Bitcoin case: Meet the couple who allegedly scammed $4.5B in crypto

The couple could face up to 25 years in prison if convicted

The Justice Department this week carried out its largest cryptocurrency bust to date after seizing billions in stolen bitcoin from Ilya Lichtenstein and his wife Heather Morgan aka "Crocodile of Wall Street." 

In this courtroom sketch, attorney Sam Enzer, center, sits between Heather Morgan, left, and her husband, Ilya "Dutch" Lichtenstein, in federal court, Tuesday, Feb. 8, 2022, in New York. The couple are accused of conspiring to launder billions of dol (AP Newsroom)

FOX Business takes a look at who the couple are and how they allegedly stole approximately $4.5 billion worth of bitcoin. 


Heather Morgan aka ‘Crocodile of Wall Street’

Heather Morgan has worn many hats, including economist, writer and Salesfolk CEO. As a writer, she has contributed to publications such as Forbes and Inc. Magazine.

In one article for Forbes in 2019, Morgan advises burnt-out executives to try rapping — something she pursued after "everything started to fall apart" during a business trip to Asia in 2018. 

"Within a few weeks, I had legal threats, learned that dishonest employees that were fudging numbers, and people I once deeply respected were trying to bully and shame me into removing content I had published that I firmly believed the public needed to see," she explained. "Things really sucked. And then, to make matters worse, both my parents found out they had different kinds of cancer within about a week from each other."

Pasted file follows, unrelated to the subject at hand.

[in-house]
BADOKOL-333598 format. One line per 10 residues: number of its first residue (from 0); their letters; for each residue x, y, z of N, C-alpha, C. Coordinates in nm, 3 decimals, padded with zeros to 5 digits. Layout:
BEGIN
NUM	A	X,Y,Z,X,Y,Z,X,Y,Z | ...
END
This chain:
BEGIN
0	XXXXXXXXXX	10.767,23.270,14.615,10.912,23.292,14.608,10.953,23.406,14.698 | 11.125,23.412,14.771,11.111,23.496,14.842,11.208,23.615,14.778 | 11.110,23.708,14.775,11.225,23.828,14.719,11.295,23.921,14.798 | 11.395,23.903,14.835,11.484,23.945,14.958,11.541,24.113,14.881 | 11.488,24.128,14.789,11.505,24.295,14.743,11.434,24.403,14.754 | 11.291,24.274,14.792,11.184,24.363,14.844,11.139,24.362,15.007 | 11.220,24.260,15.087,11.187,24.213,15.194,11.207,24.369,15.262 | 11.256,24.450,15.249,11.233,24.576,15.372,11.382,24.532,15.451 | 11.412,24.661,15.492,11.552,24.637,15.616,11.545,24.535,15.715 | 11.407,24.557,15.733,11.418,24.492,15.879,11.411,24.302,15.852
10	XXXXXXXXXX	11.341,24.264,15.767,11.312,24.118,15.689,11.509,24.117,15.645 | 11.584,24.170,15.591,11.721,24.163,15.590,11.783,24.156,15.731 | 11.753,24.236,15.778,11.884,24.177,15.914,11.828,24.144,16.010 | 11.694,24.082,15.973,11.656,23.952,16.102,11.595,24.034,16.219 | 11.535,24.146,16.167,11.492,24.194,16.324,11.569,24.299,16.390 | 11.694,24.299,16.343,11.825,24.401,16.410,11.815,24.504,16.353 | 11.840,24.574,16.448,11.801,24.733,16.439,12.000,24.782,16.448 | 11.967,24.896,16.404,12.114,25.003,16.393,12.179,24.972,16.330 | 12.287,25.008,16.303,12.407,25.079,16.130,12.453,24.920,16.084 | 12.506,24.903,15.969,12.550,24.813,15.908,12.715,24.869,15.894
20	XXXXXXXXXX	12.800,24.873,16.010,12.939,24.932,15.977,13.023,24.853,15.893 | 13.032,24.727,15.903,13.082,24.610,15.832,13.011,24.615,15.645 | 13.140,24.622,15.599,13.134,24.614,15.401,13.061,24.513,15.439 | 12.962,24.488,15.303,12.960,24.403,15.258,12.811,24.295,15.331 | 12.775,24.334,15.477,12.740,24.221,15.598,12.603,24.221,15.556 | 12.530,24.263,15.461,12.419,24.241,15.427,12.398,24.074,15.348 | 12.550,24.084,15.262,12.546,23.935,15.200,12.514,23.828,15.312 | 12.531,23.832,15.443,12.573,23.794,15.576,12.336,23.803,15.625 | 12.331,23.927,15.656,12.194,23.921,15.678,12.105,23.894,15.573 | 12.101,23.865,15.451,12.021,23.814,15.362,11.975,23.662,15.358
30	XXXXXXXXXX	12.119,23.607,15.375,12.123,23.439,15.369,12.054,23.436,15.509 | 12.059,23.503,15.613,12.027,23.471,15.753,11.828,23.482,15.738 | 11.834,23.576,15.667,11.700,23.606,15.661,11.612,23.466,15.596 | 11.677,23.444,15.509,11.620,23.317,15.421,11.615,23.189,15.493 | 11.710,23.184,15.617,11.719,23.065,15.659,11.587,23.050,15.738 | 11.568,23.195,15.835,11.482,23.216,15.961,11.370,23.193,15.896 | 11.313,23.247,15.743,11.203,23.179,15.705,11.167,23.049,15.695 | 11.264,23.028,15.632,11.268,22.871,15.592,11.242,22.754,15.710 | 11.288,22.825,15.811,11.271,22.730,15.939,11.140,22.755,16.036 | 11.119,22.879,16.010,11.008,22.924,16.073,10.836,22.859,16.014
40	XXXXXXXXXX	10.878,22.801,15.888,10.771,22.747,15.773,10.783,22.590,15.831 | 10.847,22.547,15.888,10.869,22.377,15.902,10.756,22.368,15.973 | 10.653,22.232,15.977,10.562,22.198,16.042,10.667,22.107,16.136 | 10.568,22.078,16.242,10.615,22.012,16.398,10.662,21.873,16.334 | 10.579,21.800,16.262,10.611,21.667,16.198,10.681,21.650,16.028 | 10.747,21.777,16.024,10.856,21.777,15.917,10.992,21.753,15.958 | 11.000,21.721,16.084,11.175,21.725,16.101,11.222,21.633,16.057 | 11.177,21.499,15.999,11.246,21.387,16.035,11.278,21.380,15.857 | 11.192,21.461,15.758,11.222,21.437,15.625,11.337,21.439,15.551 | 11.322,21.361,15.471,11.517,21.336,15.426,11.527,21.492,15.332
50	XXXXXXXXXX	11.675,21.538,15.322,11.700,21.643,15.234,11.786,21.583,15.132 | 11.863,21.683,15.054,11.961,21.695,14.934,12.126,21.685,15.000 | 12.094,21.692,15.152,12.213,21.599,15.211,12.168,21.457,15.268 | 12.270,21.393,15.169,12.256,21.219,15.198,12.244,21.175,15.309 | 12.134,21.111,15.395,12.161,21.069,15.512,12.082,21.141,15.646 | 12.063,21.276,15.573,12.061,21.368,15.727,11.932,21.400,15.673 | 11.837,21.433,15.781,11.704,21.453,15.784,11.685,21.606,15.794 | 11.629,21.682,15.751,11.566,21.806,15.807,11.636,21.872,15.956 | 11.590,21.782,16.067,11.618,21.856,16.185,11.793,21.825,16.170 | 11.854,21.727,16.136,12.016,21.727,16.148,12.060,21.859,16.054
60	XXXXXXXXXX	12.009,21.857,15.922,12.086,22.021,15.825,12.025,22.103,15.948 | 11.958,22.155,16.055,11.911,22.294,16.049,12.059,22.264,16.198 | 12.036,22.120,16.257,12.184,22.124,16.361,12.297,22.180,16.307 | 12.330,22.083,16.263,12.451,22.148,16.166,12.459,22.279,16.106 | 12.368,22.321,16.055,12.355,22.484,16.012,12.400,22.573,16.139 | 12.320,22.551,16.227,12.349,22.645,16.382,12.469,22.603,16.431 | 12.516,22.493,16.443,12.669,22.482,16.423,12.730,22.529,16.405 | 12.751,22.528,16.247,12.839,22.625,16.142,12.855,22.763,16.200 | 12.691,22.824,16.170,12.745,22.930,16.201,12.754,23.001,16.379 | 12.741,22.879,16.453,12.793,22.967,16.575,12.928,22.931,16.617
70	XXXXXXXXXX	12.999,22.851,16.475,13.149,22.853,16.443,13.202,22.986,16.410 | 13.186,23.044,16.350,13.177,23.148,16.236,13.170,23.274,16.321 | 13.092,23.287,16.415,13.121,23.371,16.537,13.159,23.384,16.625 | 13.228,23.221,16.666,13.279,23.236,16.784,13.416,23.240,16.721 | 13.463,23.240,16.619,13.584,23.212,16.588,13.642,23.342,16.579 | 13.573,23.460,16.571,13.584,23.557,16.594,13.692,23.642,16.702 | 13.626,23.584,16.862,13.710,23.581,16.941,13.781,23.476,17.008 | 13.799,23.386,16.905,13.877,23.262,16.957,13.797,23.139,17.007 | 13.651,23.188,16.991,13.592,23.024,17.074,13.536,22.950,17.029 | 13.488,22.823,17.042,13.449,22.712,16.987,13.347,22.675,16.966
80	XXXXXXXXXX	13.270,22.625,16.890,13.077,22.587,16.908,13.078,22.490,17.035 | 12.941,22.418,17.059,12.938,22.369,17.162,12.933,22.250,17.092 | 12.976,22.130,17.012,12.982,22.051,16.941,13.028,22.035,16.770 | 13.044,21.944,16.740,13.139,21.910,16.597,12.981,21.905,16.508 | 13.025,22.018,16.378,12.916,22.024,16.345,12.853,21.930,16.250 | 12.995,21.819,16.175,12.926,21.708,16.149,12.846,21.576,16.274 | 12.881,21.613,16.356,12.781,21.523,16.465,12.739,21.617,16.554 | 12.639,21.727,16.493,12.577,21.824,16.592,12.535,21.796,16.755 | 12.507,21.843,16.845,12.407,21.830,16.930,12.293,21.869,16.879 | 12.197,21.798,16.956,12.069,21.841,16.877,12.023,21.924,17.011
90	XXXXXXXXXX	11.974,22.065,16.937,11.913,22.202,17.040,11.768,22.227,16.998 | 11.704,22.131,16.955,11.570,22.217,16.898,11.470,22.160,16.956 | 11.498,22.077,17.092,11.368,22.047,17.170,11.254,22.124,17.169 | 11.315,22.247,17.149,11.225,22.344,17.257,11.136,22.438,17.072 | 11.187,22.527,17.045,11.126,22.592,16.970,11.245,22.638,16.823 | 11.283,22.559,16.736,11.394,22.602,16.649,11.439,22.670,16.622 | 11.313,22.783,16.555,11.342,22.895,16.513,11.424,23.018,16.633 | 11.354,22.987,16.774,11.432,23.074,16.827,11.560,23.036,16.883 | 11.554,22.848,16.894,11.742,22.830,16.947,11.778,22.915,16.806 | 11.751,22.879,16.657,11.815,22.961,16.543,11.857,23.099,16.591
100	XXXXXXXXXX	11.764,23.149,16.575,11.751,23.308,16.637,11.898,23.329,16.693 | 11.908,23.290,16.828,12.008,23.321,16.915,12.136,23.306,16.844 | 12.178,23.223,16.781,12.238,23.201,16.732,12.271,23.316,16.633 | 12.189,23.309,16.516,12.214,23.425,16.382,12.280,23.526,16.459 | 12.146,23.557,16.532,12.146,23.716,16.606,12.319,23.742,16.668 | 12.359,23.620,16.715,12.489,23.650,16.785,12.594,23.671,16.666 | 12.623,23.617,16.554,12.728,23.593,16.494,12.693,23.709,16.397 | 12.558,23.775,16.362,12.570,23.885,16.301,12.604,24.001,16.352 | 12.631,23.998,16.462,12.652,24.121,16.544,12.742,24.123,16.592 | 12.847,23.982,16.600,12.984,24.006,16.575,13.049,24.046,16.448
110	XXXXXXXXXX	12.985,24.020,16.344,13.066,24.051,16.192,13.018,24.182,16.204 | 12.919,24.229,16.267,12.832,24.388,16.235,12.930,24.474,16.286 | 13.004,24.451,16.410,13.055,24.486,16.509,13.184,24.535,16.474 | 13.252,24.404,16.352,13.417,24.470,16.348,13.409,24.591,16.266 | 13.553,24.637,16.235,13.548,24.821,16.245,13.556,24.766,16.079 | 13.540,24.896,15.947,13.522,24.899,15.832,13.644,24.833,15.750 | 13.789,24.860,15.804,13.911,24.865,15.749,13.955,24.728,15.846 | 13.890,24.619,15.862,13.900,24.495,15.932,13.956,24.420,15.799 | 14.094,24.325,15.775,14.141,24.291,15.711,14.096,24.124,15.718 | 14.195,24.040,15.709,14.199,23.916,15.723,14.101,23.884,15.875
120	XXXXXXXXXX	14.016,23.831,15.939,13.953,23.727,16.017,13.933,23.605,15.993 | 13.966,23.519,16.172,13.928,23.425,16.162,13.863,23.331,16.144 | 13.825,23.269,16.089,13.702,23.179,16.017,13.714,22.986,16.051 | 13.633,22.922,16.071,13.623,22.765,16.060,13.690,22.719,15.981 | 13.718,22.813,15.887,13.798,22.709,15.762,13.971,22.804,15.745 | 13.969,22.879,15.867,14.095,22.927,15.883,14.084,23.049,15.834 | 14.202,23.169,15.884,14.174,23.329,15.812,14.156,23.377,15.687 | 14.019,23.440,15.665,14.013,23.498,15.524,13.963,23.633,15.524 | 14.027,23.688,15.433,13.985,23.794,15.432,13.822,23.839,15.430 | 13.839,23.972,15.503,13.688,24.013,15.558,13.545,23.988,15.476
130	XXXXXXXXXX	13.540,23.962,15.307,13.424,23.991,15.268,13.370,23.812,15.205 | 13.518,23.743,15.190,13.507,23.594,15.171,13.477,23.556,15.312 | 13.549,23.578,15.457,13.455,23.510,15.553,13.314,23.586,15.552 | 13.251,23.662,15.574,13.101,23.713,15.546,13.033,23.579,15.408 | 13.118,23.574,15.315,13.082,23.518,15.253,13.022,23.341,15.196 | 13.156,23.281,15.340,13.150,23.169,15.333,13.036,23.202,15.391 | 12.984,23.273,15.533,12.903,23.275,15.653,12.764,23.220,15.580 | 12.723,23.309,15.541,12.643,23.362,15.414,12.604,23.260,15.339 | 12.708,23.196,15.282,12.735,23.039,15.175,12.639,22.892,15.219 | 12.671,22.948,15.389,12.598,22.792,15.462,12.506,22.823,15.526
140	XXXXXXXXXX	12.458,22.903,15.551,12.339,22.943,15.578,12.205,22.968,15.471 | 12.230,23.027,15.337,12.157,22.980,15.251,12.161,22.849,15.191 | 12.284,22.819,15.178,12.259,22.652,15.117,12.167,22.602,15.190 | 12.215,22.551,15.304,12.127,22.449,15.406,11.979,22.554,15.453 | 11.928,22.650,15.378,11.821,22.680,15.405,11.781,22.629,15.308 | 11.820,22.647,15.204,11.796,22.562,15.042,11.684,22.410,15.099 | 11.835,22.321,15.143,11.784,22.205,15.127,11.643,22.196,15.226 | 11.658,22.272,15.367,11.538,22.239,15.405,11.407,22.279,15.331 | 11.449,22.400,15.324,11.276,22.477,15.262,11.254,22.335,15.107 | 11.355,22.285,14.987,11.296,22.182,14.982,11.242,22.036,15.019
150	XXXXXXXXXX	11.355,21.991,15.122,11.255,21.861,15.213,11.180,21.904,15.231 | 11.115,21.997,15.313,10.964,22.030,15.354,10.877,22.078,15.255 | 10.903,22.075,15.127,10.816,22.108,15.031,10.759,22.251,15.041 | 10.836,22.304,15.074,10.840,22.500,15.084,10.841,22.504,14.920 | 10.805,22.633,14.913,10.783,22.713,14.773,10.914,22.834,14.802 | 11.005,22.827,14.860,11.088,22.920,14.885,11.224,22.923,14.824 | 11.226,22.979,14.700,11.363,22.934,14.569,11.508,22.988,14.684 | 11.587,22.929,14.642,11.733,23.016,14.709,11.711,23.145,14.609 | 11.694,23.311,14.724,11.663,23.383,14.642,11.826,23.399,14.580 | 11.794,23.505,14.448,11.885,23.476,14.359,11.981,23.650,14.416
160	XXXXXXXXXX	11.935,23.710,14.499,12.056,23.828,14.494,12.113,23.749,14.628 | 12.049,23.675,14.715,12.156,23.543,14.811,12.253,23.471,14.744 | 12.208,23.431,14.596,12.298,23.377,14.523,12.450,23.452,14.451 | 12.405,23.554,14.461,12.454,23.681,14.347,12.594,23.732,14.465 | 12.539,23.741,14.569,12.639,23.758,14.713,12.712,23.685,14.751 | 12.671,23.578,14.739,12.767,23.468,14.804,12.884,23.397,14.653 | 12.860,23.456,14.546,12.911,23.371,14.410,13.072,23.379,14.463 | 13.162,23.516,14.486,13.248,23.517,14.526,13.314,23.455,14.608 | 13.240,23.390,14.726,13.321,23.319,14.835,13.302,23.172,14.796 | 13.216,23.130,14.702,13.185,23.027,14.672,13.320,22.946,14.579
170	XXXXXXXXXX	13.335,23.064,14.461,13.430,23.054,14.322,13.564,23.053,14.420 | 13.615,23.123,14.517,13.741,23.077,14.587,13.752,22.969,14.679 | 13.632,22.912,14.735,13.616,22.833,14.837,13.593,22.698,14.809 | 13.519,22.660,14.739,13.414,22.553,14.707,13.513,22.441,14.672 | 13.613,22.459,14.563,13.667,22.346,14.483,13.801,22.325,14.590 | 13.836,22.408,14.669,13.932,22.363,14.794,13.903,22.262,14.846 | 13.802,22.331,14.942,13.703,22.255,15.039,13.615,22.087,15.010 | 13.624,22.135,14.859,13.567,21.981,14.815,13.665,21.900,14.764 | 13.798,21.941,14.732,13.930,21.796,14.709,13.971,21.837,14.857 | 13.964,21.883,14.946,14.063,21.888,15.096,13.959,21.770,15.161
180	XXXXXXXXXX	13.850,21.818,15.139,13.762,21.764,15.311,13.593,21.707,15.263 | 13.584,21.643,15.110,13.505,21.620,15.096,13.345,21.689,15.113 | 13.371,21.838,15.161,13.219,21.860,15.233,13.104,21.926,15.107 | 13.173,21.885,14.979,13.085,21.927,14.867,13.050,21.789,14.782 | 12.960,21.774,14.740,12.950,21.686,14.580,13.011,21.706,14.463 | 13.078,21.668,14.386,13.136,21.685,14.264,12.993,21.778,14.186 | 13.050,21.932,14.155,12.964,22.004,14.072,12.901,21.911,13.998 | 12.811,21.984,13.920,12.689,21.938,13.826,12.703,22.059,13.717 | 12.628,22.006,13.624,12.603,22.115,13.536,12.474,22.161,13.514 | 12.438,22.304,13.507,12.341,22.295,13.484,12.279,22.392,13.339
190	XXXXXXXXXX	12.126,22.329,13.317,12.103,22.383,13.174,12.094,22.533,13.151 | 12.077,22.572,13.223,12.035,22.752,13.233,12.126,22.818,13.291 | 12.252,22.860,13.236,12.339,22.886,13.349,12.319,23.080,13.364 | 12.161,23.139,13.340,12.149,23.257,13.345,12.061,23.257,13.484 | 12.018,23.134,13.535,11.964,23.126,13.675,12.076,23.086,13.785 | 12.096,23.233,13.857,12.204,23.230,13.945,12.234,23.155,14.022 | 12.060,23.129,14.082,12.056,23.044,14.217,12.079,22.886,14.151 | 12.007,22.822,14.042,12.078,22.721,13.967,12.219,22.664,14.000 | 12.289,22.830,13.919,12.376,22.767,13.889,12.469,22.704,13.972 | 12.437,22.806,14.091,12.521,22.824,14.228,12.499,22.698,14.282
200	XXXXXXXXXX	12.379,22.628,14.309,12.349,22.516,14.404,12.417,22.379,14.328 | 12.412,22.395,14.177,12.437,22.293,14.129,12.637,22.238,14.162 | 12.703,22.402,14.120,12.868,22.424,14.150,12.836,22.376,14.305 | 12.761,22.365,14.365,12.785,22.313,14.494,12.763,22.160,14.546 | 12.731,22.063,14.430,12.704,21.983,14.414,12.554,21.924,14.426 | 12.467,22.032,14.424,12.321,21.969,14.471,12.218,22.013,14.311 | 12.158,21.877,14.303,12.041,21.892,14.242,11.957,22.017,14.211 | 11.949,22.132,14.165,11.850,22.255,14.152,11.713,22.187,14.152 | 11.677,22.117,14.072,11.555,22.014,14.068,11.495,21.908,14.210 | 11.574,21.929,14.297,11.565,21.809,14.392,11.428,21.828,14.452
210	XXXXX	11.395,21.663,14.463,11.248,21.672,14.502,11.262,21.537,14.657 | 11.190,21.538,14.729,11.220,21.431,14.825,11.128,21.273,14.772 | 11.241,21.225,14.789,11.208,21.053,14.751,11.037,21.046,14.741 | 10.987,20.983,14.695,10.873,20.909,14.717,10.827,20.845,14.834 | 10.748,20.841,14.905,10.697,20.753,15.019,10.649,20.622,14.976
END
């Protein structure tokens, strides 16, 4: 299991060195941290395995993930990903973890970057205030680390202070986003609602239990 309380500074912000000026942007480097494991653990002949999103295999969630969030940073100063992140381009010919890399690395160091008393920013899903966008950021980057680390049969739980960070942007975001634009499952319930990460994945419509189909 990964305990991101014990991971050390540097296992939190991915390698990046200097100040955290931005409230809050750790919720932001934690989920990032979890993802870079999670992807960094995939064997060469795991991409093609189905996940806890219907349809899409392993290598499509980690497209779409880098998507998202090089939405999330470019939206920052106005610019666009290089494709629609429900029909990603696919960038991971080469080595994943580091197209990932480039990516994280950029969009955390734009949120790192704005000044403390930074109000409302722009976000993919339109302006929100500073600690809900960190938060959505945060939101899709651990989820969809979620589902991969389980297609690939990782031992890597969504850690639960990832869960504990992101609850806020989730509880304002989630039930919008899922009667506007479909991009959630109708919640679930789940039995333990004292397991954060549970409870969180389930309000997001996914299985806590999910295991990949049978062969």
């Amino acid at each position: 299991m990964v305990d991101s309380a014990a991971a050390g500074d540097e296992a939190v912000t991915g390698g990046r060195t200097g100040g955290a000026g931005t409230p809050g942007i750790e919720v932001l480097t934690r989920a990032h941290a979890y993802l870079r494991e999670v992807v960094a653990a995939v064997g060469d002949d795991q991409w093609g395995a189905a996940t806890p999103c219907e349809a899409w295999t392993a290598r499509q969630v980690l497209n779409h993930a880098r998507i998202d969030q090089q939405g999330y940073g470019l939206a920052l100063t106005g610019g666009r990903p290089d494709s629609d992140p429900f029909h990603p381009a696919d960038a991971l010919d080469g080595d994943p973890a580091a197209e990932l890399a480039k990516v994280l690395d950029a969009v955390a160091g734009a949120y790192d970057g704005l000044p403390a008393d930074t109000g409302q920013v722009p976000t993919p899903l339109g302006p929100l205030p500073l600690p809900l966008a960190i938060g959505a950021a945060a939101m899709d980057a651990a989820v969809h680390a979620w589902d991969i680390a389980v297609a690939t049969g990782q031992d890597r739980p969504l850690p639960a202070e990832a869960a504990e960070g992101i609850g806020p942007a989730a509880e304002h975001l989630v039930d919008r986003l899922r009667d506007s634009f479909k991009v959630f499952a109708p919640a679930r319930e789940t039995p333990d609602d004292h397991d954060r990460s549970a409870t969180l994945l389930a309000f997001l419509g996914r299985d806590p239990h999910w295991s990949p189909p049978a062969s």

"My life was a mess, and I also felt like an a*****e for not spending more time with family and other loved ones," she added. "That’s about when burnout hit me like a sack of bricks."  

From there, Razzlekhan, the self-proclaimed "Crocodile of Wall Street" was born. According to her website, Razzlekahn is "like Genghis Khan, but with more pizzazz" and is here to "stick up for misfits and underdogs everywhere." She cites inspiration from rappers including Mickey Avalaon, Tierra Whack and South African duo Die Antwood as well as creative works of Salvador Dali, Diane Arbus, Hunter S Thompson, Roald Dahl and Charles Bukowsky. In addition to being a rapper, she also describes herself as a designer and surrealist artist.  

In June 2020, Morgan wrote an article entitled "Experts Share Tips to Protect Your Business From Cybercriminals." 

Ilya Lichtenstein, 34, and his wife, Heather Morgan, 31 (DOJ)

Ilya Lichtenstein, 34, and his wife, Heather Morgan, 31. (DOJ)

Ilya Lichtenstein

According to Lichtenstein's LinkedIn, the 34-year-old is a technology investor, entrepreneur and investor interested in blockchain technology, automation and big data. His Medium account also refers to him as an "explorer, and occasional magician."

In May 2011, Lichtenstein became the co-founder and CEO of MixRank, a platform used by sales teams to automate lead prospecting and find new customers by scanning millions of companies, websites and mobile apps. According to its website, the company received initial funding from Y Combinator in 2011 and has been supported by investors including Mark Cuban.